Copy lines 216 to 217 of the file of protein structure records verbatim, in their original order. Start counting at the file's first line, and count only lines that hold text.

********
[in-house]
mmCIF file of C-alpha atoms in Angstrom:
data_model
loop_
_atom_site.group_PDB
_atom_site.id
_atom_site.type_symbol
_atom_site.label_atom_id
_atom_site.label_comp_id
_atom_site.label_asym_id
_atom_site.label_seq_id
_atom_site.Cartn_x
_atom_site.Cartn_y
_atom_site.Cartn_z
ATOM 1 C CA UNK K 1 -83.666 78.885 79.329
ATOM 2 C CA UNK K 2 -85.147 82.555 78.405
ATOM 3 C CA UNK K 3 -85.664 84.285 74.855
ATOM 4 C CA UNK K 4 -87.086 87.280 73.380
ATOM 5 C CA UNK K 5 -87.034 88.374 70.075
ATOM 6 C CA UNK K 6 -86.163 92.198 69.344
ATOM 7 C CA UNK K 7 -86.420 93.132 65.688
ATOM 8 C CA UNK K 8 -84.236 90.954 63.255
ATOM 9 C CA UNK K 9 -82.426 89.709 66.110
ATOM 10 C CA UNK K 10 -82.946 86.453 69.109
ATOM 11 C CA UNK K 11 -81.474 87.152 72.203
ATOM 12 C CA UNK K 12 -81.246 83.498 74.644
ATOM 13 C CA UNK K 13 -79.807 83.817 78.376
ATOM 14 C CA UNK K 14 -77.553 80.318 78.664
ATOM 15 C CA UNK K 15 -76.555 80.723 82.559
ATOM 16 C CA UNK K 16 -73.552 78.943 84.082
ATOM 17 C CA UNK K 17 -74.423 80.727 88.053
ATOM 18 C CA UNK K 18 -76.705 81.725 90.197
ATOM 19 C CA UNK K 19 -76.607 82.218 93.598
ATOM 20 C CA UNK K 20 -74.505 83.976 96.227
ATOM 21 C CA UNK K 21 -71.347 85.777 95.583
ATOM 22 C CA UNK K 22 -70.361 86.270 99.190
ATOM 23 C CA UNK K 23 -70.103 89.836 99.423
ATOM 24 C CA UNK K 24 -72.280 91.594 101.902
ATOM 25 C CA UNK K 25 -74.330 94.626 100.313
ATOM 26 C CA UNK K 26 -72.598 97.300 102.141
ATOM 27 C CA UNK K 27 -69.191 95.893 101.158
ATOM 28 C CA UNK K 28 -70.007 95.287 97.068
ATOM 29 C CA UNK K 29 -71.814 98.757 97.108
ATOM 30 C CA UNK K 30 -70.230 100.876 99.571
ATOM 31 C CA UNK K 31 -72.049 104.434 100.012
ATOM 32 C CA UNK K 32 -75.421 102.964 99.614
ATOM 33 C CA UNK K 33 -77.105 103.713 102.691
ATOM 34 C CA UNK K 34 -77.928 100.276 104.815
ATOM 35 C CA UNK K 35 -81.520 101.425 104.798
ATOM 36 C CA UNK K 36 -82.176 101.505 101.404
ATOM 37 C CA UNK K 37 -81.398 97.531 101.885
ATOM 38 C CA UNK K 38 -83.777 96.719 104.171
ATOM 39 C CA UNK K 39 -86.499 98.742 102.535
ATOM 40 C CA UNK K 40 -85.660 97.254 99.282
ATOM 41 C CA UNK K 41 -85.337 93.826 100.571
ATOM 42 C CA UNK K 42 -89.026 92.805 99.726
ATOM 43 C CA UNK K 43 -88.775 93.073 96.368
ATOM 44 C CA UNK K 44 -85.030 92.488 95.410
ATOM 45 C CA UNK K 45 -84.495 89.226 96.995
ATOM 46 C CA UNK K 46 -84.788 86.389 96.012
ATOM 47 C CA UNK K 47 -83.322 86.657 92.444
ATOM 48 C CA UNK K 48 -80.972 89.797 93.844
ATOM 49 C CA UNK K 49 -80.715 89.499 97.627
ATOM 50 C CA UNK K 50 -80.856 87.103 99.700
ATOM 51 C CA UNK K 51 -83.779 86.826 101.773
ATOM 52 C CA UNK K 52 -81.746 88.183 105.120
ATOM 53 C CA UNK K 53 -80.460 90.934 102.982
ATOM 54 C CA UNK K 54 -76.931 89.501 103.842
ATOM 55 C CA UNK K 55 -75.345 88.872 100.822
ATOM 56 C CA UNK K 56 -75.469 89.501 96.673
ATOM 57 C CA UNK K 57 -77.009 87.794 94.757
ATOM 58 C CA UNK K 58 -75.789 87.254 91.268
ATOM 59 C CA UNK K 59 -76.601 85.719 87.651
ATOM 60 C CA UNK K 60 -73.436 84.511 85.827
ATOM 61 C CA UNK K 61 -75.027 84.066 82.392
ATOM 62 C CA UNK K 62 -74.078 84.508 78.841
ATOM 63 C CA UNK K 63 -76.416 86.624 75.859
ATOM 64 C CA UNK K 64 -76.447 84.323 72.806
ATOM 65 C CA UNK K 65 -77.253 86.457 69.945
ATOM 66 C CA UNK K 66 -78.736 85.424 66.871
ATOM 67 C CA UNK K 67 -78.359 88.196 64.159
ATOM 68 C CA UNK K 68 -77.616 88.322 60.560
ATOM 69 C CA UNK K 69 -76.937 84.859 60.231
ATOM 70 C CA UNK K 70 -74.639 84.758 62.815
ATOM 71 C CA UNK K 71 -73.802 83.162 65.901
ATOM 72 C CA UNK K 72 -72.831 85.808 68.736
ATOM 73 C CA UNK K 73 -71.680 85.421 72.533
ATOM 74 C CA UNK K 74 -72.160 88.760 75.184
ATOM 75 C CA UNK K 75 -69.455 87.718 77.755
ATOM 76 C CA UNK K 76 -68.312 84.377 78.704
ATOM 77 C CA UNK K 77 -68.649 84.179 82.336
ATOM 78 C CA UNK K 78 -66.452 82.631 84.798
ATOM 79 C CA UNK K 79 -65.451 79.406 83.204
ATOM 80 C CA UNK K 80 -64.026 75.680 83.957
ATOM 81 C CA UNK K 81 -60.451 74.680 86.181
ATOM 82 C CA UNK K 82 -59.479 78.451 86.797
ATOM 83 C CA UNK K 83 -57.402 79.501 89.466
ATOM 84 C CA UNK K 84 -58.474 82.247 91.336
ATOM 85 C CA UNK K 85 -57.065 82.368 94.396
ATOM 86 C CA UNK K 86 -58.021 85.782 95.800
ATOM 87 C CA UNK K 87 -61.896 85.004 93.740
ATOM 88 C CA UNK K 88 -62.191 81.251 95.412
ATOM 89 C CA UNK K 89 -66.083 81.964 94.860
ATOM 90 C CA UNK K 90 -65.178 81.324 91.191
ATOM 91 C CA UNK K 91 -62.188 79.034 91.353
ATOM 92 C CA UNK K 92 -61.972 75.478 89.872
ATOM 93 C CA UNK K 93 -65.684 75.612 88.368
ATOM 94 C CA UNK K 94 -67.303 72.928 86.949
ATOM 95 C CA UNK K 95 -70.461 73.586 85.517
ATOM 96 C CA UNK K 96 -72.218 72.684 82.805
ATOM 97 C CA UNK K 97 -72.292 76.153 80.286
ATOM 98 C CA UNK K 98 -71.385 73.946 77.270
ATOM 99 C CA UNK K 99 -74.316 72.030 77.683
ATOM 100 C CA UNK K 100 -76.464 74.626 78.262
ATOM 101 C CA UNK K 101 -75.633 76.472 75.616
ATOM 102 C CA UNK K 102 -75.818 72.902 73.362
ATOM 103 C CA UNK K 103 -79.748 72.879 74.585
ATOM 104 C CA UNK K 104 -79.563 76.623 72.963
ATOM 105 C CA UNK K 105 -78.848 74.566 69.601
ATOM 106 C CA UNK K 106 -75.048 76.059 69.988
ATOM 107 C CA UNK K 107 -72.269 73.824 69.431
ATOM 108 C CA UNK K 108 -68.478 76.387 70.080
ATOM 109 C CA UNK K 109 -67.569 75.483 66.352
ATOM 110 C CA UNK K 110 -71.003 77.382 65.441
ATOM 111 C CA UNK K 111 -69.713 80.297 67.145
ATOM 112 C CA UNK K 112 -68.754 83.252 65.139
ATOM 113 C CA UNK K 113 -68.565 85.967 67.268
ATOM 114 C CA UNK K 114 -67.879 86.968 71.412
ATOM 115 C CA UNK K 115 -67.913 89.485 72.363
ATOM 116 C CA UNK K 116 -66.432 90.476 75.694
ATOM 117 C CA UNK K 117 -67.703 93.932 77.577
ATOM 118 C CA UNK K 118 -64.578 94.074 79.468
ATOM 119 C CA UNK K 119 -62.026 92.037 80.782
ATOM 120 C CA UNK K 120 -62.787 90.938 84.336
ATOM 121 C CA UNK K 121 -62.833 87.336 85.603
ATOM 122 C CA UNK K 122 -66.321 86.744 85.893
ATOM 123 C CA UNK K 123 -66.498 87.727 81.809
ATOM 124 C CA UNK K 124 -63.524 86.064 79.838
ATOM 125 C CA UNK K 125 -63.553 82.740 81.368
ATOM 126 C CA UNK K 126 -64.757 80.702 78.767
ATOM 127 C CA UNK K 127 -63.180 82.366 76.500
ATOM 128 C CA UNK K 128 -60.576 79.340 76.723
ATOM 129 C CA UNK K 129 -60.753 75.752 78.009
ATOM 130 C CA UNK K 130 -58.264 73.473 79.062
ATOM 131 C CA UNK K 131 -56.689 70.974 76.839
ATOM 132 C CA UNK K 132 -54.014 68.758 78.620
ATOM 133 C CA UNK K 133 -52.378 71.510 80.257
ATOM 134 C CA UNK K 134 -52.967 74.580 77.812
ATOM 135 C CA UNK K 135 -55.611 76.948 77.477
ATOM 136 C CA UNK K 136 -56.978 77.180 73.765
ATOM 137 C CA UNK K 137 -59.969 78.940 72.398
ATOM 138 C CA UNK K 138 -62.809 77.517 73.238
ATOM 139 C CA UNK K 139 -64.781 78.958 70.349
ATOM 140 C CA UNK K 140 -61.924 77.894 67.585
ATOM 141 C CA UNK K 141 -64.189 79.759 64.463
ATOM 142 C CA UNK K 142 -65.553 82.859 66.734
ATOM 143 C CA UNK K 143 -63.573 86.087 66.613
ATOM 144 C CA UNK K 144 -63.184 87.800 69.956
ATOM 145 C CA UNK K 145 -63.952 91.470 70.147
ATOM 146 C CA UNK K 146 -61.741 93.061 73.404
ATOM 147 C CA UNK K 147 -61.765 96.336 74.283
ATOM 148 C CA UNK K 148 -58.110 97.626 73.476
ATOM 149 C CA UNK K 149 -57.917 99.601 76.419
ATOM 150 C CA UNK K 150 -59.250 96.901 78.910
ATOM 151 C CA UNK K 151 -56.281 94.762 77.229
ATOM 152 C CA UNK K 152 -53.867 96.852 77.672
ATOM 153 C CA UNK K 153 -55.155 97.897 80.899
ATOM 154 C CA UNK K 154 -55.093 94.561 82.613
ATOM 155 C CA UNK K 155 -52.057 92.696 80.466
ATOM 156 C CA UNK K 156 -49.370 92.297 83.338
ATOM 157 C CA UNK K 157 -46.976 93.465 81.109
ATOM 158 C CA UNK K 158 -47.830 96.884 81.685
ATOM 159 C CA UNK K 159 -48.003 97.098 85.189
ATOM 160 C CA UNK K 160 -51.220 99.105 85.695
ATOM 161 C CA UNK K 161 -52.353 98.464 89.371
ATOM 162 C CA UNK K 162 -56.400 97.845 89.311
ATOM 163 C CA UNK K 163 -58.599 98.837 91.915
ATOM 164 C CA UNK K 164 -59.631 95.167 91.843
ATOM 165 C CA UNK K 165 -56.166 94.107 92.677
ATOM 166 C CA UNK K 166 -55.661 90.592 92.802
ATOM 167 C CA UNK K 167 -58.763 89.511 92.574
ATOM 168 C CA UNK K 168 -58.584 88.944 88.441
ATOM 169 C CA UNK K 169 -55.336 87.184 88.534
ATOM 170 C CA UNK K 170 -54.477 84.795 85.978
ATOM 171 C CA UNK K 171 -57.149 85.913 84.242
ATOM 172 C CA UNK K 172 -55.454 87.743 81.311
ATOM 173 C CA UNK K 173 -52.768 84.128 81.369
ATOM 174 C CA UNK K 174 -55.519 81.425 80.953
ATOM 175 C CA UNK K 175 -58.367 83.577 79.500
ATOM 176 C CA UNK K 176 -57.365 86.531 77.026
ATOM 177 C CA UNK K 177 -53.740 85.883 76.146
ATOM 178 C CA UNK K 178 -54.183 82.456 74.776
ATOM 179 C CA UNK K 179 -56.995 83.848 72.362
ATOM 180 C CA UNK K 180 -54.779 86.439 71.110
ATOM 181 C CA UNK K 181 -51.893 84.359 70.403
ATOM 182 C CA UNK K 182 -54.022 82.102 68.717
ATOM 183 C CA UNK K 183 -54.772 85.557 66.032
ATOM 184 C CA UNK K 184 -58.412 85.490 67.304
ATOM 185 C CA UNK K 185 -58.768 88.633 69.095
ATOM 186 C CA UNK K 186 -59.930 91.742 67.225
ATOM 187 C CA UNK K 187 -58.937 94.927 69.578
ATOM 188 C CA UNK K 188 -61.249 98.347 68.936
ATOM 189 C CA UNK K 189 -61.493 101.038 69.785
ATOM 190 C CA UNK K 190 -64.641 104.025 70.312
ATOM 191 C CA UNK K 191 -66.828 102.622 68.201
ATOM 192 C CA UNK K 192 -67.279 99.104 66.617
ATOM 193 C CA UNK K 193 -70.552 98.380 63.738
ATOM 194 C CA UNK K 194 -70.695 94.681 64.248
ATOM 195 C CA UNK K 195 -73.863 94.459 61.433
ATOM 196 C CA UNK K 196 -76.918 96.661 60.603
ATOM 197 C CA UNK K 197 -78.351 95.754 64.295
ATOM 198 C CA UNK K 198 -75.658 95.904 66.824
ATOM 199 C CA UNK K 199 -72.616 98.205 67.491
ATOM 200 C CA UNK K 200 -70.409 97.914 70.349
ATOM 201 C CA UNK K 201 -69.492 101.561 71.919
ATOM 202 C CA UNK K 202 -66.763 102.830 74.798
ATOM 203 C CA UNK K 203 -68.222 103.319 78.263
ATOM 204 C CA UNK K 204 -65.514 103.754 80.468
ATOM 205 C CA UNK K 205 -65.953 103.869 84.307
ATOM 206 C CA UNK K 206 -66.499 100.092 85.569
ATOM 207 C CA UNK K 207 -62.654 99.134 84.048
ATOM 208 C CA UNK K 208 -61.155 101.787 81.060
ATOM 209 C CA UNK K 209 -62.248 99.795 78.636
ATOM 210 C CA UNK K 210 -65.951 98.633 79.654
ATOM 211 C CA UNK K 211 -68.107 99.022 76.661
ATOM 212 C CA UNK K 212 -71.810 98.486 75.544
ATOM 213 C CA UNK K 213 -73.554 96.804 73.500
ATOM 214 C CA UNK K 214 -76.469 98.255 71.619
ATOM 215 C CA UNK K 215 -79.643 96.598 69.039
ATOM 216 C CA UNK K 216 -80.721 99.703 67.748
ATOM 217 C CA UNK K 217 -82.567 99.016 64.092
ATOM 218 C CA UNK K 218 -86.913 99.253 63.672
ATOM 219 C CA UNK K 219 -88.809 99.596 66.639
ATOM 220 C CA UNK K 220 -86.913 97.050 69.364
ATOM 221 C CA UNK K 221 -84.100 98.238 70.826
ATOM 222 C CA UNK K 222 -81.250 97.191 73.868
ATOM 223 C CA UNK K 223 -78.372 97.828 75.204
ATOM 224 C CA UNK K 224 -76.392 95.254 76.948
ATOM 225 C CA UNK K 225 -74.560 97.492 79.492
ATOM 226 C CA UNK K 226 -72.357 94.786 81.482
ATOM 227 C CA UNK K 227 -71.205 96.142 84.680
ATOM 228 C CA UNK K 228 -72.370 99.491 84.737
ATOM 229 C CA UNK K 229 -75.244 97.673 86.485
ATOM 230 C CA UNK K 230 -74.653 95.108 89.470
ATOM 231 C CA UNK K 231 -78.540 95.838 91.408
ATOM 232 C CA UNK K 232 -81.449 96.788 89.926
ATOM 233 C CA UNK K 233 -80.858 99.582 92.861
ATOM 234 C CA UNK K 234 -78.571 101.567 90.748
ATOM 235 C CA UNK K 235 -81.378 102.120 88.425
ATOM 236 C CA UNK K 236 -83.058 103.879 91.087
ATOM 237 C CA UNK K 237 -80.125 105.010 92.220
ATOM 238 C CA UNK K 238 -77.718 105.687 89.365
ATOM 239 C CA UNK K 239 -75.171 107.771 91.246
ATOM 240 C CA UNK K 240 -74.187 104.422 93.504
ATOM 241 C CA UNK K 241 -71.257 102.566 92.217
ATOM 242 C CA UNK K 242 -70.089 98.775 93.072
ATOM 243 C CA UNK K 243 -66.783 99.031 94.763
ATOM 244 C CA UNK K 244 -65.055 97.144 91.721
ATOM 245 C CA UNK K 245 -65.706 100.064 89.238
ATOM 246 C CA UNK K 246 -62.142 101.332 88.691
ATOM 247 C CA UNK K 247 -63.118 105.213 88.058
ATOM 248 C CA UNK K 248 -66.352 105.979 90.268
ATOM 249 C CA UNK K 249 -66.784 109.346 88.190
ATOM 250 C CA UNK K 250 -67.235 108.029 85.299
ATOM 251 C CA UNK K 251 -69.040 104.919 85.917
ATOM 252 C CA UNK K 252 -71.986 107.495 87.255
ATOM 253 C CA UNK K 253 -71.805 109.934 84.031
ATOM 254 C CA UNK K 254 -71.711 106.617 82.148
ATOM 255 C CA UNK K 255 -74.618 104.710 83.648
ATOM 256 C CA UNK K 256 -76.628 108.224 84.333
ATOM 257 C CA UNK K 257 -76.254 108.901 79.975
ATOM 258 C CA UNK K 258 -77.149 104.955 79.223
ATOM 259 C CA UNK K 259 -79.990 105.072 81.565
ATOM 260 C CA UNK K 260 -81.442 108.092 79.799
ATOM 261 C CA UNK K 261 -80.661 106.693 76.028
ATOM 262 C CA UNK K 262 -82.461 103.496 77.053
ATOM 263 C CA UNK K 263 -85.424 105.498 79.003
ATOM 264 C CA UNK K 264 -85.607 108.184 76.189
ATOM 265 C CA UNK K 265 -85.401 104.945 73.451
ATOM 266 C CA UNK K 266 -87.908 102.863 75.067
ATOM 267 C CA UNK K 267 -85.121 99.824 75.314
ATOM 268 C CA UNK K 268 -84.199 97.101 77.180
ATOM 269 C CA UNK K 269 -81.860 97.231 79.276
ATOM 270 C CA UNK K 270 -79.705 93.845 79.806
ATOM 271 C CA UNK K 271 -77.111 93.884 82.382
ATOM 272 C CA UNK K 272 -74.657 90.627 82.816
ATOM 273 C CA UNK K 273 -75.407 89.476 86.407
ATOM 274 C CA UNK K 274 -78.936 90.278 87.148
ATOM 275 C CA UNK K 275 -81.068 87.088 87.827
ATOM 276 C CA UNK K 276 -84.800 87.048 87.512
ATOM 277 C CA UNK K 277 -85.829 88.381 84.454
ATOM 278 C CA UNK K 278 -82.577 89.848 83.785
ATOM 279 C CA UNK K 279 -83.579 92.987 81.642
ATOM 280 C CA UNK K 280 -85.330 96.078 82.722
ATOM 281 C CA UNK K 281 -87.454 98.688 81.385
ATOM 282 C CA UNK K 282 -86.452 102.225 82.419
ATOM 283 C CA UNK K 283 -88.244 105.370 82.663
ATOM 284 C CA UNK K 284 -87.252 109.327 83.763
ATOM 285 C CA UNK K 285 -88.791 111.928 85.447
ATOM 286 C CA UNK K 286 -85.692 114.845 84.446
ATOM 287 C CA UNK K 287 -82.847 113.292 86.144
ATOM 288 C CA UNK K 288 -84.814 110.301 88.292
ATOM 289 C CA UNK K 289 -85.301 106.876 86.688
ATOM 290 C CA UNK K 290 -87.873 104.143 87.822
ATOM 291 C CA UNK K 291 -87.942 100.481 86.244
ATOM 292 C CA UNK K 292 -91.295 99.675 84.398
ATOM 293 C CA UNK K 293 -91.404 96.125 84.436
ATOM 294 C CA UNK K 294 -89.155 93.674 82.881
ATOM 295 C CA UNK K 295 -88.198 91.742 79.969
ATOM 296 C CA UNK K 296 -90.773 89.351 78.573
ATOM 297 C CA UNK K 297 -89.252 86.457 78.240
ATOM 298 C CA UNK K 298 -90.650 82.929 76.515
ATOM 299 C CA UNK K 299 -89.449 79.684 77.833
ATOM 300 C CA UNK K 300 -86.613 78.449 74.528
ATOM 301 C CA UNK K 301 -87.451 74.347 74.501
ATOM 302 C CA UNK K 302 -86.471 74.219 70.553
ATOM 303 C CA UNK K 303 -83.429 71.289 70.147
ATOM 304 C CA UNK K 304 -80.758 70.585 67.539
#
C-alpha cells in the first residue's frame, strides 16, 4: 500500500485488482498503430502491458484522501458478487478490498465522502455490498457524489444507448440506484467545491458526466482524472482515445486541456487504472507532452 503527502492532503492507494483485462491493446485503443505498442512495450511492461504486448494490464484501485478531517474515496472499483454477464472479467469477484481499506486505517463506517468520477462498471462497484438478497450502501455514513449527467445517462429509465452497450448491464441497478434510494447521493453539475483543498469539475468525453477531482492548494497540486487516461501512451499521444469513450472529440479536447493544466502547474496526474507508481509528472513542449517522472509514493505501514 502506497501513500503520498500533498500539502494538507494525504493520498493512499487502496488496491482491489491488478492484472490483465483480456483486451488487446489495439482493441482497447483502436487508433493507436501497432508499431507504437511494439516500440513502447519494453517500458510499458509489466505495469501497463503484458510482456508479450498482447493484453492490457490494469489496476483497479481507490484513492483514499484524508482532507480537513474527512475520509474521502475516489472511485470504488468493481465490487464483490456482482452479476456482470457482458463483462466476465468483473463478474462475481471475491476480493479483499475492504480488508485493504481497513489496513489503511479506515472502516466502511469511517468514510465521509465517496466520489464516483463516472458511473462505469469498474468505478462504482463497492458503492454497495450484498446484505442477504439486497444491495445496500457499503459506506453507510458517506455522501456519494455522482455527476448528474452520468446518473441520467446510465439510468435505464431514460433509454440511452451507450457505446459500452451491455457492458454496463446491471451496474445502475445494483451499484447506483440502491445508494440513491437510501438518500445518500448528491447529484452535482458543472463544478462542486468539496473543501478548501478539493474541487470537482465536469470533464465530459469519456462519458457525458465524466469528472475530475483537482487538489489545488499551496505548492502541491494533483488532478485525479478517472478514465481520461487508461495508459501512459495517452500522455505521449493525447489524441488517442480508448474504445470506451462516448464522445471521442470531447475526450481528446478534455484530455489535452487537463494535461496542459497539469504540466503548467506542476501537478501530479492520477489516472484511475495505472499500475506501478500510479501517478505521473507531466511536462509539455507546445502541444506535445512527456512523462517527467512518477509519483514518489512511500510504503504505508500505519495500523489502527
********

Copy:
ATOM 202 C CA UNK K 202 -66.763 102.830 74.798
ATOM 203 C CA UNK K 203 -68.222 103.319 78.263